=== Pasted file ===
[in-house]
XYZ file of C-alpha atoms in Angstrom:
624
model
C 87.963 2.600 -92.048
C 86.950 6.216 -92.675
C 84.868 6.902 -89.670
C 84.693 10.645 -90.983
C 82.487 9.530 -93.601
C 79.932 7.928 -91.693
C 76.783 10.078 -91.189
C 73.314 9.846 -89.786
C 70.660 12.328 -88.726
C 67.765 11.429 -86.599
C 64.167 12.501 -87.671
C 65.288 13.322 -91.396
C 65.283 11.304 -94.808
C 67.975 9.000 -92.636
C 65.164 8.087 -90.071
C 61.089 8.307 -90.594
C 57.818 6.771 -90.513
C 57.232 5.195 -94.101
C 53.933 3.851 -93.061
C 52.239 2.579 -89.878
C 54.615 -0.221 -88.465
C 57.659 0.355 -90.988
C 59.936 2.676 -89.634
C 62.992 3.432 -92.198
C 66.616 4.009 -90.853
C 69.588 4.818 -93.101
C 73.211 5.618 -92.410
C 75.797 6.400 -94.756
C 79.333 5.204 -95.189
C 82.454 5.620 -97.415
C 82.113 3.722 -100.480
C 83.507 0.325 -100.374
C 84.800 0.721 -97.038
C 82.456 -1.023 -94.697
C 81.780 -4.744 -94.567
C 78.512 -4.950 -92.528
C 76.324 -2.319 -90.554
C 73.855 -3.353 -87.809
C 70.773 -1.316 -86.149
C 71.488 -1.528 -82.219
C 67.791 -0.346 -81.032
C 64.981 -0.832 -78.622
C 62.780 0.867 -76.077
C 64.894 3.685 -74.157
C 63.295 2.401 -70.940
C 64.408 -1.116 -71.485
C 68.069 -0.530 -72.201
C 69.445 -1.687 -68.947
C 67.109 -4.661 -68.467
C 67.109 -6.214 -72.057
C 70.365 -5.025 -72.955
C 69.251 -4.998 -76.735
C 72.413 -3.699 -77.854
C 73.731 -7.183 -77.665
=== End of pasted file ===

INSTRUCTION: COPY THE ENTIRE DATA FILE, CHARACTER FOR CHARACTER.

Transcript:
[in-house]
XYZ file of C-alpha atoms in Angstrom:
624
model
C 87.963 2.600 -92.048
C 86.950 6.216 -92.675
C 84.868 6.902 -89.670
C 84.693 10.645 -90.983
C 82.487 9.530 -93.601
C 79.932 7.928 -91.693
C 76.783 10.078 -91.189
C 73.314 9.846 -89.786
C 70.660 12.328 -88.726
C 67.765 11.429 -86.599
C 64.167 12.501 -87.671
C 65.288 13.322 -91.396
C 65.283 11.304 -94.808
C 67.975 9.000 -92.636
C 65.164 8.087 -90.071
C 61.089 8.307 -90.594
C 57.818 6.771 -90.513
C 57.232 5.195 -94.101
C 53.933 3.851 -93.061
C 52.239 2.579 -89.878
C 54.615 -0.221 -88.465
C 57.659 0.355 -90.988
C 59.936 2.676 -89.634
C 62.992 3.432 -92.198
C 66.616 4.009 -90.853
C 69.588 4.818 -93.101
C 73.211 5.618 -92.410
C 75.797 6.400 -94.756
C 79.333 5.204 -95.189
C 82.454 5.620 -97.415
C 82.113 3.722 -100.480
C 83.507 0.325 -100.374
C 84.800 0.721 -97.038
C 82.456 -1.023 -94.697
C 81.780 -4.744 -94.567
C 78.512 -4.950 -92.528
C 76.324 -2.319 -90.554
C 73.855 -3.353 -87.809
C 70.773 -1.316 -86.149
C 71.488 -1.528 -82.219
C 67.791 -0.346 -81.032
C 64.981 -0.832 -78.622
C 62.780 0.867 -76.077
C 64.894 3.685 -74.157
C 63.295 2.401 -70.940
C 64.408 -1.116 -71.485
C 68.069 -0.530 -72.201
C 69.445 -1.687 -68.947
C 67.109 -4.661 -68.467
C 67.109 -6.214 -72.057
C 70.365 -5.025 -72.955
C 69.251 -4.998 -76.735
C 72.413 -3.699 -77.854
C 73.731 -7.183 -77.665